Reading Christensen, one can be lead to believe that a company that doesn’t earmark a large R&D budget is doomed to failure. “Disrupt thyself or have it done onto you.” However, Collins presents a long list of well known companies with huge R&D budgets that did not survive. The key take-away for me was:
“Innovation can fuel growth, but frenetic innovation — growth that erodes consistent tactical excellence — can just as easily send a company cascading through the stages of decline… Catastrophic decline can be brought about by driven, intense, hard-working, and creative people.”
It fits into the ROC world-view of the previous book (Outsiders) where CEOs donned the role of hard-headed investors, leading to an ever-growing cash pile. Cash on hand gives you options while dealing with disruptive innovations. The response to disruption need not always be a panicked acquisition or “ignore it and hope that it goes away.” There are other ways in which an incumbent can strike back, existing regulatory frameworks can be used to put up a long and expensive fight and can be a significant source of their competitive advantage. As long as you have cash, you can survive.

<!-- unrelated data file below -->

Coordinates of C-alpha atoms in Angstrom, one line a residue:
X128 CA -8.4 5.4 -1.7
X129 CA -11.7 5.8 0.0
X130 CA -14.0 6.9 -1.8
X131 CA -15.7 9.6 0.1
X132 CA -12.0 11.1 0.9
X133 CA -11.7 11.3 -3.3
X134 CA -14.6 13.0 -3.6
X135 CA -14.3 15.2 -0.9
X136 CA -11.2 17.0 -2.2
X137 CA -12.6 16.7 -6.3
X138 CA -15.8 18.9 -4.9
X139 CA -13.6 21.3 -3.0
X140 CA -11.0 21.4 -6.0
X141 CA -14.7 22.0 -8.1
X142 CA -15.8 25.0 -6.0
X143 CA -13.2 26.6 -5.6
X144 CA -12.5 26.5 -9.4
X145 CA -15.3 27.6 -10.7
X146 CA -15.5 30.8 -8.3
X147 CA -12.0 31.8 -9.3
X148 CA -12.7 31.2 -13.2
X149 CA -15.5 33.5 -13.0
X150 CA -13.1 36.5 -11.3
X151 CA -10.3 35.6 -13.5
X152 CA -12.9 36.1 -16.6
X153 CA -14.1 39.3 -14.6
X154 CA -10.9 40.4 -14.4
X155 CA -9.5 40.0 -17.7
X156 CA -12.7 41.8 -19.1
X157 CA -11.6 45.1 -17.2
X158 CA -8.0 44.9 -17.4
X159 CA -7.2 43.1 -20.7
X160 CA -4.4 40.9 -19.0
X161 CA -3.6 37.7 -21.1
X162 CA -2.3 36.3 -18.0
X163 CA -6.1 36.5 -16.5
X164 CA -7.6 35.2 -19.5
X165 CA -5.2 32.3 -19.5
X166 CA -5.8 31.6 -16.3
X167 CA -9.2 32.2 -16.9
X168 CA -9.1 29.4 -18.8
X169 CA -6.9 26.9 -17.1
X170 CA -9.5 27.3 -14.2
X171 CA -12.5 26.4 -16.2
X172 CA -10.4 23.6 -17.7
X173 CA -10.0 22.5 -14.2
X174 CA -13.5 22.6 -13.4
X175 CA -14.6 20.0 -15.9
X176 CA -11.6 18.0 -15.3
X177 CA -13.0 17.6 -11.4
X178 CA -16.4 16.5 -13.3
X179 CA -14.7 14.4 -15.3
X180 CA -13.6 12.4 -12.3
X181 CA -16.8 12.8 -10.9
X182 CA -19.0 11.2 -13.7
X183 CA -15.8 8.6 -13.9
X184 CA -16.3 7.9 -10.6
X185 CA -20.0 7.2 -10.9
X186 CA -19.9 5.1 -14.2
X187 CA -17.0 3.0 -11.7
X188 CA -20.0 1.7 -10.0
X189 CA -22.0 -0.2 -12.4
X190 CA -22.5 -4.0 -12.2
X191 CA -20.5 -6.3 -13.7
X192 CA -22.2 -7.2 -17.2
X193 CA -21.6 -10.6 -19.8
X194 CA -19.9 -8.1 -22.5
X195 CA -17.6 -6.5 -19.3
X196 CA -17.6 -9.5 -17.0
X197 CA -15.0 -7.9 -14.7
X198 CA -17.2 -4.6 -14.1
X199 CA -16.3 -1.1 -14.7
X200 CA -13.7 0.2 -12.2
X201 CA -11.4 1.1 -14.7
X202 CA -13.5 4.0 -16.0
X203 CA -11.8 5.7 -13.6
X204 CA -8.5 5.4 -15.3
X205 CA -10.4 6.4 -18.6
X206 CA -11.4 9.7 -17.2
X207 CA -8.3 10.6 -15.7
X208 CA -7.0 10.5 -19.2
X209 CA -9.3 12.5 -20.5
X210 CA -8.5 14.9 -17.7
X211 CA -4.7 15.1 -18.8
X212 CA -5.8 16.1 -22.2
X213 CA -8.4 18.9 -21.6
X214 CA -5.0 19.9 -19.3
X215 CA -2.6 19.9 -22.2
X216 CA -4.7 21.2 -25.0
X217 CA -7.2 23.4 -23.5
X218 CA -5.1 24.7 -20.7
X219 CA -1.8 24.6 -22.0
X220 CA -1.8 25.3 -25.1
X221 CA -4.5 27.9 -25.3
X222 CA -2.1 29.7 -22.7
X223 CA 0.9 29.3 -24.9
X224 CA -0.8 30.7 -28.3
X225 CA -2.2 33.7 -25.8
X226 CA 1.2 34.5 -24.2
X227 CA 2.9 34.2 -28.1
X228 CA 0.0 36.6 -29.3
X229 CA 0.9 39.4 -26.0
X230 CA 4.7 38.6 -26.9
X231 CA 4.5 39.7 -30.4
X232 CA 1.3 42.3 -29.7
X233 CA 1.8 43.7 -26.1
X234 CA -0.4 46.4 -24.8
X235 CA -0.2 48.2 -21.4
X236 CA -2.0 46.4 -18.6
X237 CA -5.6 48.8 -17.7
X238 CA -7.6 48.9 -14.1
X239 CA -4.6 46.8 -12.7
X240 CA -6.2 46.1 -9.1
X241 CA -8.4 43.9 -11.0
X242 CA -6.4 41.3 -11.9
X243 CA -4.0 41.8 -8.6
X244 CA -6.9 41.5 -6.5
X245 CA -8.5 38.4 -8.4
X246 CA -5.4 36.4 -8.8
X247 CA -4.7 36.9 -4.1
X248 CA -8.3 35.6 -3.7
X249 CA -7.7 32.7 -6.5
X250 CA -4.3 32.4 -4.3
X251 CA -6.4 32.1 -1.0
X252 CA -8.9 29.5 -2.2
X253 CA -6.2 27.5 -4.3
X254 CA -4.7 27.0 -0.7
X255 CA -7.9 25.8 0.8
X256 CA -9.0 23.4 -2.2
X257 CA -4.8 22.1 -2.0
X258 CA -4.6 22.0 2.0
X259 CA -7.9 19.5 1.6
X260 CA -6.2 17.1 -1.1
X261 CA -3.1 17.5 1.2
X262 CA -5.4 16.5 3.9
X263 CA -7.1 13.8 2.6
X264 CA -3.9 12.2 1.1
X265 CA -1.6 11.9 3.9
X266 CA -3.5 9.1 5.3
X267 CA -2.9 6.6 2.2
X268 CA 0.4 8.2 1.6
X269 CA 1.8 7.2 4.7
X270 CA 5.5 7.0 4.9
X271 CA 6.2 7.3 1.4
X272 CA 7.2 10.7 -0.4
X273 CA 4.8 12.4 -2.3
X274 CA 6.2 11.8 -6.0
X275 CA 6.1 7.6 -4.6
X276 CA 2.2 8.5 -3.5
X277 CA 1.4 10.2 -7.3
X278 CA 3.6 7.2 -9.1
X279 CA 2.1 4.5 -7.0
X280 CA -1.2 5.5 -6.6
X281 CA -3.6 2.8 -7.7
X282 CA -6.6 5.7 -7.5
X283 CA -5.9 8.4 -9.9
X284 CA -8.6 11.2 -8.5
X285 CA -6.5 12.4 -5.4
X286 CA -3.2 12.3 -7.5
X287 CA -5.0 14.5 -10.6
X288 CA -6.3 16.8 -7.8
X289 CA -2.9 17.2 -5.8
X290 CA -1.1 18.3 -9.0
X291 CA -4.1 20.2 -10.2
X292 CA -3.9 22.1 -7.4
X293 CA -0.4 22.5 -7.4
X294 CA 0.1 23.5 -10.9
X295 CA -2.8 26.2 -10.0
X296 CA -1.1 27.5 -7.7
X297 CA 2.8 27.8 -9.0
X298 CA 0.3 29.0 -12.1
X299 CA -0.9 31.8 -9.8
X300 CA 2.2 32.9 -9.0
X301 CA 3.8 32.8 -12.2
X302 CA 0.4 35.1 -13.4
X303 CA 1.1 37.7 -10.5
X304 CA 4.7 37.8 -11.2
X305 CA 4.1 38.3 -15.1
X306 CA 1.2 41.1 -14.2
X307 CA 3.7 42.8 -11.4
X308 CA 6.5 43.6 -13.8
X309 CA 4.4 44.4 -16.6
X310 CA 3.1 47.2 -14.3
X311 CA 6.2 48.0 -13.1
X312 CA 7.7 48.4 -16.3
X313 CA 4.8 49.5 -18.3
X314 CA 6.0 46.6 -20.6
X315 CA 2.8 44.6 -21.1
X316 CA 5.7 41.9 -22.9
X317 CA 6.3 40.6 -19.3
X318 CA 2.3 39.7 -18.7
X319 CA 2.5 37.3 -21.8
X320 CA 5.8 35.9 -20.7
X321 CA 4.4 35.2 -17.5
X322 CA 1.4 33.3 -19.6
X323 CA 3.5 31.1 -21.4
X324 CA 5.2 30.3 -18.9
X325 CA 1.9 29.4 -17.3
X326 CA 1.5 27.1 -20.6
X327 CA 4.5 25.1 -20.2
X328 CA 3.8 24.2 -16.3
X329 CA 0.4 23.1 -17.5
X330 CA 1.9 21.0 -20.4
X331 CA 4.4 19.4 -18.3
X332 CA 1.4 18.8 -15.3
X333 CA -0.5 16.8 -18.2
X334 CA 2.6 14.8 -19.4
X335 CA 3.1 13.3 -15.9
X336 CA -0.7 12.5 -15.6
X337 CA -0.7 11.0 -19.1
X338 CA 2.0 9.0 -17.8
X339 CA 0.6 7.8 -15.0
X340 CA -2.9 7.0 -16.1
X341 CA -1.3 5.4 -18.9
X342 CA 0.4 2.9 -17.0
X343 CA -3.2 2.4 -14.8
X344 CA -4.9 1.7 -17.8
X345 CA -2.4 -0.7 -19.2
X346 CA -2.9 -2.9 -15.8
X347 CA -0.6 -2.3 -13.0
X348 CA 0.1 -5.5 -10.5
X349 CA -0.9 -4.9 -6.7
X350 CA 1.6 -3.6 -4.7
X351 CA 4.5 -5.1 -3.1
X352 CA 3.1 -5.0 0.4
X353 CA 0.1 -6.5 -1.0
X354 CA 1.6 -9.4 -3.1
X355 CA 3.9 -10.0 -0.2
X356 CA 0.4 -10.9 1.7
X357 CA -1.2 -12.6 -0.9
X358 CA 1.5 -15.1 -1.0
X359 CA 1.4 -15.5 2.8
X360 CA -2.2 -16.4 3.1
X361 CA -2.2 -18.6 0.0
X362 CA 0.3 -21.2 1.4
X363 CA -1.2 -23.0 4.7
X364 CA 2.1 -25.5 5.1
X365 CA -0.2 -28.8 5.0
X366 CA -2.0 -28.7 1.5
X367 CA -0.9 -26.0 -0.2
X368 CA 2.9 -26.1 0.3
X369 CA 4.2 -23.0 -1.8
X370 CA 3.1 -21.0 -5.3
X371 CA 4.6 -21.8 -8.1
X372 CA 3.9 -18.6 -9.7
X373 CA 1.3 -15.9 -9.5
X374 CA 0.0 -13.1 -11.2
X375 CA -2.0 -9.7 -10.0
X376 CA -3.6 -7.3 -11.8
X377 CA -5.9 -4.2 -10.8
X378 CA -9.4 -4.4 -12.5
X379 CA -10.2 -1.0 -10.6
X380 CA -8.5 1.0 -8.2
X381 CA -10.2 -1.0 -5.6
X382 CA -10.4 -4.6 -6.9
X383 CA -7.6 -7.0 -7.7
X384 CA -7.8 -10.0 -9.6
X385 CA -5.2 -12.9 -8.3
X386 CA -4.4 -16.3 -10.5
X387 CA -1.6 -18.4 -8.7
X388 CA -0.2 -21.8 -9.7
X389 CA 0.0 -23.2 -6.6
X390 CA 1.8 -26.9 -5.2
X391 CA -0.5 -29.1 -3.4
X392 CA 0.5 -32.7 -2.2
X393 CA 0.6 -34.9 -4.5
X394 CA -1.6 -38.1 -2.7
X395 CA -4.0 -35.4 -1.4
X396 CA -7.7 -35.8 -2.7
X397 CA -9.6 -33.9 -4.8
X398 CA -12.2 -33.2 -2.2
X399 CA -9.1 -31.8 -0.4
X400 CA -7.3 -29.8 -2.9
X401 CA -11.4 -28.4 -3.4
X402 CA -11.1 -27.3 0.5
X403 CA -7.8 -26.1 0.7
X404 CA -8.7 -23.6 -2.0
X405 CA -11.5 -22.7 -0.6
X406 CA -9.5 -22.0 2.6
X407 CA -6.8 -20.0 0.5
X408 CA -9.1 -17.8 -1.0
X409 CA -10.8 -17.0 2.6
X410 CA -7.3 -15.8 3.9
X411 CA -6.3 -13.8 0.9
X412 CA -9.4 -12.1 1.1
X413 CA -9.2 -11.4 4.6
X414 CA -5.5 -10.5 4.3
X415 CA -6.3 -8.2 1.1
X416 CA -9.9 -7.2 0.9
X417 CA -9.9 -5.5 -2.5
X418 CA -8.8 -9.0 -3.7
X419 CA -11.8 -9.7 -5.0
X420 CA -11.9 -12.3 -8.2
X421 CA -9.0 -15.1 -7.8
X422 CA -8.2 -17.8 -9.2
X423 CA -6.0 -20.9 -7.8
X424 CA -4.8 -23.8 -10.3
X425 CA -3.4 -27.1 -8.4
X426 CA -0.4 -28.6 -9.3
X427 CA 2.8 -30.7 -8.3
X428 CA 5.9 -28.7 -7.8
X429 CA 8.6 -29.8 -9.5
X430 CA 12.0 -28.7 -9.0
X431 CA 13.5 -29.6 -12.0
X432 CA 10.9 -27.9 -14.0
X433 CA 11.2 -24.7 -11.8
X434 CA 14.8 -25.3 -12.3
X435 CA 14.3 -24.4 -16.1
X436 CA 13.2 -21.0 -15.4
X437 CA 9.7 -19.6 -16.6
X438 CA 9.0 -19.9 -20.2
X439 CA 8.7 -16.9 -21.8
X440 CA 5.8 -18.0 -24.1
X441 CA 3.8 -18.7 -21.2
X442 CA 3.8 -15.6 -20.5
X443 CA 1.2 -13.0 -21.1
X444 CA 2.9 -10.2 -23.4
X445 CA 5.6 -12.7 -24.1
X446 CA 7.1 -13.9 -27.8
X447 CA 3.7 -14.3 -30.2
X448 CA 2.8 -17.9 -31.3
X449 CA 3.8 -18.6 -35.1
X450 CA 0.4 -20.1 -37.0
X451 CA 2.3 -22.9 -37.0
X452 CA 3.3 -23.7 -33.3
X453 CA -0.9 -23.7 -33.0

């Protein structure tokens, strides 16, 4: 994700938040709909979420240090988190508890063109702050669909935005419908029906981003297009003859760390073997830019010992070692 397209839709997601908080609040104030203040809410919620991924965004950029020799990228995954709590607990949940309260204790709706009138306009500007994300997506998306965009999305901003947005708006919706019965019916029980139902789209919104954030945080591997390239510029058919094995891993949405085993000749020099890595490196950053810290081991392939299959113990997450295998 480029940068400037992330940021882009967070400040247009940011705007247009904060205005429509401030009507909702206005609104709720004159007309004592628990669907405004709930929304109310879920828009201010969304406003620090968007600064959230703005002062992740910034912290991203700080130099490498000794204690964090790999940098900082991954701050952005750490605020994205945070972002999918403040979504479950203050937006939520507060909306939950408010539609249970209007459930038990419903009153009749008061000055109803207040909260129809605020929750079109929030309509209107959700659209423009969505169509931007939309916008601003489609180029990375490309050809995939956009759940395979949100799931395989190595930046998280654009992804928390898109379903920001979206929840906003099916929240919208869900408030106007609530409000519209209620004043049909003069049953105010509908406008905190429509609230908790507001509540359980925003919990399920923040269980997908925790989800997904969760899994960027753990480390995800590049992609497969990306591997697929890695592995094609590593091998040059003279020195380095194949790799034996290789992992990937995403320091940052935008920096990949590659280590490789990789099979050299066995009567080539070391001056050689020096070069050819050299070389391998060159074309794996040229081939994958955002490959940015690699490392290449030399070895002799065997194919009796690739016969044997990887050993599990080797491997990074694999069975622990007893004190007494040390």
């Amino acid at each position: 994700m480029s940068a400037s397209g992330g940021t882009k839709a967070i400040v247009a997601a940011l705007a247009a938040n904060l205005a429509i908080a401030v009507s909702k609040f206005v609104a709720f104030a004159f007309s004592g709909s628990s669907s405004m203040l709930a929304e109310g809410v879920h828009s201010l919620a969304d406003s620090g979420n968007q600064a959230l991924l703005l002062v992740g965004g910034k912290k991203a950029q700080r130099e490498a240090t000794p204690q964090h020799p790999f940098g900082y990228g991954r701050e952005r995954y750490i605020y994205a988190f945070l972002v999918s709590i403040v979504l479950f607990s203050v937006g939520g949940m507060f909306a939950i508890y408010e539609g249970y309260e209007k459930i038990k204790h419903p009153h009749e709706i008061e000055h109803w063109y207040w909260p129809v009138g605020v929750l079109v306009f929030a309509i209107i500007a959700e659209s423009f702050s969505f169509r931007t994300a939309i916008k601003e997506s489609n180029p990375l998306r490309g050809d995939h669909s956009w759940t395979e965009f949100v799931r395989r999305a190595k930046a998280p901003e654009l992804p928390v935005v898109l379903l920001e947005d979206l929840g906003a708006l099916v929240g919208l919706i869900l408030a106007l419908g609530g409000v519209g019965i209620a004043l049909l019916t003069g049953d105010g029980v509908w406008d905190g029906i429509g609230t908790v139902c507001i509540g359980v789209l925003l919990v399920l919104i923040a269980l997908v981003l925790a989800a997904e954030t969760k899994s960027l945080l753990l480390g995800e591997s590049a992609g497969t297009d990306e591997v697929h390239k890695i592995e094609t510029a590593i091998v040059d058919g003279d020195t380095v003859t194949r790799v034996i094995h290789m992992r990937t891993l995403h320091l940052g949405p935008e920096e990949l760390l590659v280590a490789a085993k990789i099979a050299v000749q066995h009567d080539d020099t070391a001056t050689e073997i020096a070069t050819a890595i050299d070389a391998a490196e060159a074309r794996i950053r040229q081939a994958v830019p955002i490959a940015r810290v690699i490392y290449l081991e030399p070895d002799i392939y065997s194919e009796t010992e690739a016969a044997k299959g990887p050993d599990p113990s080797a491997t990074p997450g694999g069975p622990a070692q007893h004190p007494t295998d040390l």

At the same time, where Outsiders’ CEOs were brutal in cutting out businesses that they thought were ‘dogs’, Collins takes a mellower approach: “A core business that meets a fundamental human need — and one at which you’ve become best in the world — rarely becomes obsolete.” But it does: the newspaper business in the US is a recent example (buggy whips, chimney cleaning…) Knowing when to cut your losses is a big part of running a successful business.
The book provides a useful template to identify companies in decline and it is worthwhile reading it for that alone. However, I disagree with its principal worldview that the primary/core business is always worth saving. Sometimes it is not.